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Triangles in physics?(help)

  1. Nov 15, 2009 #1
    As someone who has just started Physics, when triangles were introduced in my physics it caught me in surprise. If the legs of triangle were heights It would somewhat make more sense to me, but our teacher says their are velocities. I do not understand.

    For example :

    A pitched ball is hit by a batter at 49 degrees angle. It just clears the outfield fence, 94 m away. the acceleration of gravity is 9.8 m/s squared.

    Find the velocity of the ball when it left the bat. Assume the fence is the same height as the pitch.
     
    Last edited: Nov 16, 2009
  2. jcsd
  3. Nov 15, 2009 #2
    When we are considering various lengths we are using a good old triangle but when we are considering velocities we are using vector quantities which have components (not legs). A triangle is something tangible velocity vectors are not. The legs of a triangle and the components of a vector are completely different concepts. For example, we can add vectors together but what would it mean to add two triangle? More information on the subject can be found in any matrix theory course.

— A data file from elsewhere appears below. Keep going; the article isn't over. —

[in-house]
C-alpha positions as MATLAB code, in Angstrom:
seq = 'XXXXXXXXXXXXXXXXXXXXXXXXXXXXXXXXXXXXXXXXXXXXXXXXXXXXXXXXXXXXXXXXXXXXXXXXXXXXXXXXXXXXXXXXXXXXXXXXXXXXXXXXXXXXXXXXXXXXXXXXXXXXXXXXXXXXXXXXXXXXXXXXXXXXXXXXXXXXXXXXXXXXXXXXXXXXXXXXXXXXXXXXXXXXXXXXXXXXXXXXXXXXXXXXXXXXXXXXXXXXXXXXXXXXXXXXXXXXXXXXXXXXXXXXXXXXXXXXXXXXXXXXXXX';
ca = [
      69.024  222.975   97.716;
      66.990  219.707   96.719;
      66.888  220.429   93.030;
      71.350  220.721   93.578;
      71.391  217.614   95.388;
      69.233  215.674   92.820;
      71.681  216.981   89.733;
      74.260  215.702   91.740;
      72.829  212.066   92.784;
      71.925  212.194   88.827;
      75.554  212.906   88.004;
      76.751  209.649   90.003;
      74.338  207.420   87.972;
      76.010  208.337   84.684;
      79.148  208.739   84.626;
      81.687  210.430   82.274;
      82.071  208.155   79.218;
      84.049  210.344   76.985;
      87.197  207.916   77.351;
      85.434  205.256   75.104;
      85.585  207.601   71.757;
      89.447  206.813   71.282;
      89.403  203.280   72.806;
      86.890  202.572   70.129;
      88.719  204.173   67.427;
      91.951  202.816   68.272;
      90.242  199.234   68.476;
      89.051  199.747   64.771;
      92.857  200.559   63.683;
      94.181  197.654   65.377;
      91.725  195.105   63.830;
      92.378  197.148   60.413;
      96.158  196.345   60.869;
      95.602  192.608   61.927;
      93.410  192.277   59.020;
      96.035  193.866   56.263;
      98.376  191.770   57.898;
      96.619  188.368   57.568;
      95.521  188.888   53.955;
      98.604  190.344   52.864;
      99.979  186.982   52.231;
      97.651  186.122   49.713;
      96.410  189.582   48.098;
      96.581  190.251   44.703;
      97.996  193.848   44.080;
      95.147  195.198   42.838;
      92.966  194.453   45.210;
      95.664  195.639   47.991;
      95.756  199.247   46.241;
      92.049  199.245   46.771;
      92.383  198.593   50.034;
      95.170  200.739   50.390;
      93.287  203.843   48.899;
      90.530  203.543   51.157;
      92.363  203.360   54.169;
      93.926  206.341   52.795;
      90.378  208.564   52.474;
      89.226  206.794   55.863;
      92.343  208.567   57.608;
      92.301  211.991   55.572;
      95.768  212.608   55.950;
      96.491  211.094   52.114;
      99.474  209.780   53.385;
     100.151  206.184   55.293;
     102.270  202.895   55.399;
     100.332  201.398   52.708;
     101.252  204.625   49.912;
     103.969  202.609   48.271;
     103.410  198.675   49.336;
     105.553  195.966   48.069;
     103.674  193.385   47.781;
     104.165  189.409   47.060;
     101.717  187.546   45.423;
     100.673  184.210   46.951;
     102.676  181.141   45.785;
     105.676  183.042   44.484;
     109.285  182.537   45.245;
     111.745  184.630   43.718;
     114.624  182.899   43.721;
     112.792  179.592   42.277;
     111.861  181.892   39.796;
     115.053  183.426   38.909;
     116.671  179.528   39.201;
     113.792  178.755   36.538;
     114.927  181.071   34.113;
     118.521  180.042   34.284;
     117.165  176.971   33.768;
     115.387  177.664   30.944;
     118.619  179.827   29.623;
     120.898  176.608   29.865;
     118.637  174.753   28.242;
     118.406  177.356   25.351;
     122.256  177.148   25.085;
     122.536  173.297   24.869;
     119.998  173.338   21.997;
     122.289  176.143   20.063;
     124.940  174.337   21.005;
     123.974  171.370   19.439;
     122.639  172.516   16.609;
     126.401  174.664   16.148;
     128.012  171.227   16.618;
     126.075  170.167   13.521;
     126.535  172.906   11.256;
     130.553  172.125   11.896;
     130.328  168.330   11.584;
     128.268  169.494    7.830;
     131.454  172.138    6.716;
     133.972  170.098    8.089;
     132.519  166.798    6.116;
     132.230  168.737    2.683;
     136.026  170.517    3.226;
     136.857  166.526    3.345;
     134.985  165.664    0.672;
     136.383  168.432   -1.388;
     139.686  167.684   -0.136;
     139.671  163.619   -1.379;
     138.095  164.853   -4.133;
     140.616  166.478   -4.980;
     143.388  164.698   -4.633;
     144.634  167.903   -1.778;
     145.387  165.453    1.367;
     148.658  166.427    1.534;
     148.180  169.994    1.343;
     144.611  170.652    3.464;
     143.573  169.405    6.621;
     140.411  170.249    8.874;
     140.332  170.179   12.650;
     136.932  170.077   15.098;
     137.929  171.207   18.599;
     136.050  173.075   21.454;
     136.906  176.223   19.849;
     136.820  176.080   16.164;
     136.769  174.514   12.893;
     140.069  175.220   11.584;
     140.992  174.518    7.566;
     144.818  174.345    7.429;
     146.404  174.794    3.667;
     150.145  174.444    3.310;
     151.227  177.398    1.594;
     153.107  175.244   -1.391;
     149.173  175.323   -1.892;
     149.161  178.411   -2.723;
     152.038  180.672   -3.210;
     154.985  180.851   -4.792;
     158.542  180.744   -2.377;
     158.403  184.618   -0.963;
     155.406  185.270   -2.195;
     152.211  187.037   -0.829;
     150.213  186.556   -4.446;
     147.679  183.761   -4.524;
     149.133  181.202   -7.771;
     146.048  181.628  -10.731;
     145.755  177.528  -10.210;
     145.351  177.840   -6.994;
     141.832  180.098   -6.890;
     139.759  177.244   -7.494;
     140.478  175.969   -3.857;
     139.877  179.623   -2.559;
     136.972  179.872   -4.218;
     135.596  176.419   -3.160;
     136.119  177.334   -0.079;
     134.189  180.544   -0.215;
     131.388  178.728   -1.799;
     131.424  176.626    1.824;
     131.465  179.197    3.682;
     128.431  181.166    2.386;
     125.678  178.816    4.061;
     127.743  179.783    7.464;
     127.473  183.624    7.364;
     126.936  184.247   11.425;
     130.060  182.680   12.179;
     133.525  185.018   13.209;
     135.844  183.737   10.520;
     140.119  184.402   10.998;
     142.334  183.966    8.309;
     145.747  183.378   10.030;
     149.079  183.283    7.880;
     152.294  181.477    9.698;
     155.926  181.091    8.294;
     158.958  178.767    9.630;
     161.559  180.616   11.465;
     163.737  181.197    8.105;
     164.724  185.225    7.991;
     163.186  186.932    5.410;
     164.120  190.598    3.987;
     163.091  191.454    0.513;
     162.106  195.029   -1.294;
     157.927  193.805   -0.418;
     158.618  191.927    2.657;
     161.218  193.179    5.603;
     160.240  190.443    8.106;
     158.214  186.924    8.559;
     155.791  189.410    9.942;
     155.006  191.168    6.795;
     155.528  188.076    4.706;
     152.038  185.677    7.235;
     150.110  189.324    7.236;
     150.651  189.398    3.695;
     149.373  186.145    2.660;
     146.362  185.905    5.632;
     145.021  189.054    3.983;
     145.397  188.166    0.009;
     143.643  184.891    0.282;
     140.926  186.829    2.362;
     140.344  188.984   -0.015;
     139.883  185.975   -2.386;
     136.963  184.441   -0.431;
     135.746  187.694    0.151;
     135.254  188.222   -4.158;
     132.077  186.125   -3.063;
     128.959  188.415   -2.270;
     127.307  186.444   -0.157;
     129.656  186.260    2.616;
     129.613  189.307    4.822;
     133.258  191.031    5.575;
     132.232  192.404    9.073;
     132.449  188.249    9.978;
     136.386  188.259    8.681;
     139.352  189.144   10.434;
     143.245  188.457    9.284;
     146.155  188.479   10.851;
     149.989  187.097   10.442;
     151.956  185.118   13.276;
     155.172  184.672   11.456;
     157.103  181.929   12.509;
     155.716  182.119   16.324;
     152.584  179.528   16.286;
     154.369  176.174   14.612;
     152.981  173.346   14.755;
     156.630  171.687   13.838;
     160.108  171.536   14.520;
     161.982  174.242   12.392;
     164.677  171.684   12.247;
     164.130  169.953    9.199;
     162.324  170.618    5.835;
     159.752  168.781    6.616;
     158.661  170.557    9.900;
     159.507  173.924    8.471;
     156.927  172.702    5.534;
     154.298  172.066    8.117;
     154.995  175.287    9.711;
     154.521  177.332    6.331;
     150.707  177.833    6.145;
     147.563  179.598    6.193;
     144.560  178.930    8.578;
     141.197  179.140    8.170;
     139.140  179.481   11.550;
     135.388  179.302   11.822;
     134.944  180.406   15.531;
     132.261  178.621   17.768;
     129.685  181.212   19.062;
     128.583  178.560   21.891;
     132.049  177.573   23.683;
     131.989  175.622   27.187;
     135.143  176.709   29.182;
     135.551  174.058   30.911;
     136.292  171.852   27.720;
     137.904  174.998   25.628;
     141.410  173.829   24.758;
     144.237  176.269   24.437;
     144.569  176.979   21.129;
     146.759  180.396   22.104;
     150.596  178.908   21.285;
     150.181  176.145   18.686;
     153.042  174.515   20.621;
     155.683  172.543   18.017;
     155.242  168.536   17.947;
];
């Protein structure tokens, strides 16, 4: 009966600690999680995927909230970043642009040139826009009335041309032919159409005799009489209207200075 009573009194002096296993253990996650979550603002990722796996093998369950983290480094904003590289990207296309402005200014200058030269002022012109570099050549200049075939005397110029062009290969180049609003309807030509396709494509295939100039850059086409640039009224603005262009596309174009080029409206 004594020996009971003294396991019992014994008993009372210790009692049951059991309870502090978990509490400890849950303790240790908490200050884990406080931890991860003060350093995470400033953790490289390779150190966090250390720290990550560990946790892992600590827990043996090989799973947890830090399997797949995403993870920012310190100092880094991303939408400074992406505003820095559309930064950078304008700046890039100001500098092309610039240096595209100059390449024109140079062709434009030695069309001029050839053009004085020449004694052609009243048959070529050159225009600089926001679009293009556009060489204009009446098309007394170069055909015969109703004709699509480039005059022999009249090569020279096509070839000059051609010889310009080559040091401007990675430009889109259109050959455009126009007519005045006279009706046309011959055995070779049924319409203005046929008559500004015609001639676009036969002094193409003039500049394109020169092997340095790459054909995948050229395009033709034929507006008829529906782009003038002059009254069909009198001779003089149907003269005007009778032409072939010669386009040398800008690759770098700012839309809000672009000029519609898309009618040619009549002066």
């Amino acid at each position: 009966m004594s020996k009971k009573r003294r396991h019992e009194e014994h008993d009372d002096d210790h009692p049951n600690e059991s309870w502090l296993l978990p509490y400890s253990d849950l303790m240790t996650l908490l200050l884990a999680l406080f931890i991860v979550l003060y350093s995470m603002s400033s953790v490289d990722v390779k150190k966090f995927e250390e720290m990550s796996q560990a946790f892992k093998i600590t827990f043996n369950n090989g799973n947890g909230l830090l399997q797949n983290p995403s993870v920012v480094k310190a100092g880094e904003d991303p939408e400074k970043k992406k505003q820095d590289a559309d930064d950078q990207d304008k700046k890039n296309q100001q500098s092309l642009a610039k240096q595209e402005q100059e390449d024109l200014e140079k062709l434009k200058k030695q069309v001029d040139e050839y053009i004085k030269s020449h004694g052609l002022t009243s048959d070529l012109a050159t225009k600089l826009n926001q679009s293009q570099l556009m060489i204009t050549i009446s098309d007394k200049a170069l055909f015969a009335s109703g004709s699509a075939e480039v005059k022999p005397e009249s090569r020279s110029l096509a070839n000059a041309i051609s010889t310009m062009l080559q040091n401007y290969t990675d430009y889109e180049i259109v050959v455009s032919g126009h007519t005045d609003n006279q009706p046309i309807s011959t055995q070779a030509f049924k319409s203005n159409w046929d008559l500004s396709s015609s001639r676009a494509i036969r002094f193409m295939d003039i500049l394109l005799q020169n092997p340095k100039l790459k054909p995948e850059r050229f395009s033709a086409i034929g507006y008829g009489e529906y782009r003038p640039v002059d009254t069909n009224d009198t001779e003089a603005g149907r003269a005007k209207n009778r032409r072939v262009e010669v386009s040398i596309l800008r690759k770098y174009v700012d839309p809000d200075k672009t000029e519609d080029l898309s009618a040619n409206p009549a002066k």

4. Nov 16, 2009 #3
    To my knowlege vectors are basicly the X and Y axis that the triangle's leg travel on. Is it more to it? Can you please explain to me more why the vectors are needed for this problem and how to use them.
     
  5. Nov 16, 2009 #4
    Nothing travels on the legs of a triangle. We are describing vectors in a Cartesian coordinate system; vectors have components (analogous to triangle legs) which are easier to describe using the x & y plane.

    so,

    what is a vector defined to be?
    what is a Cartesian coordinate system?
     
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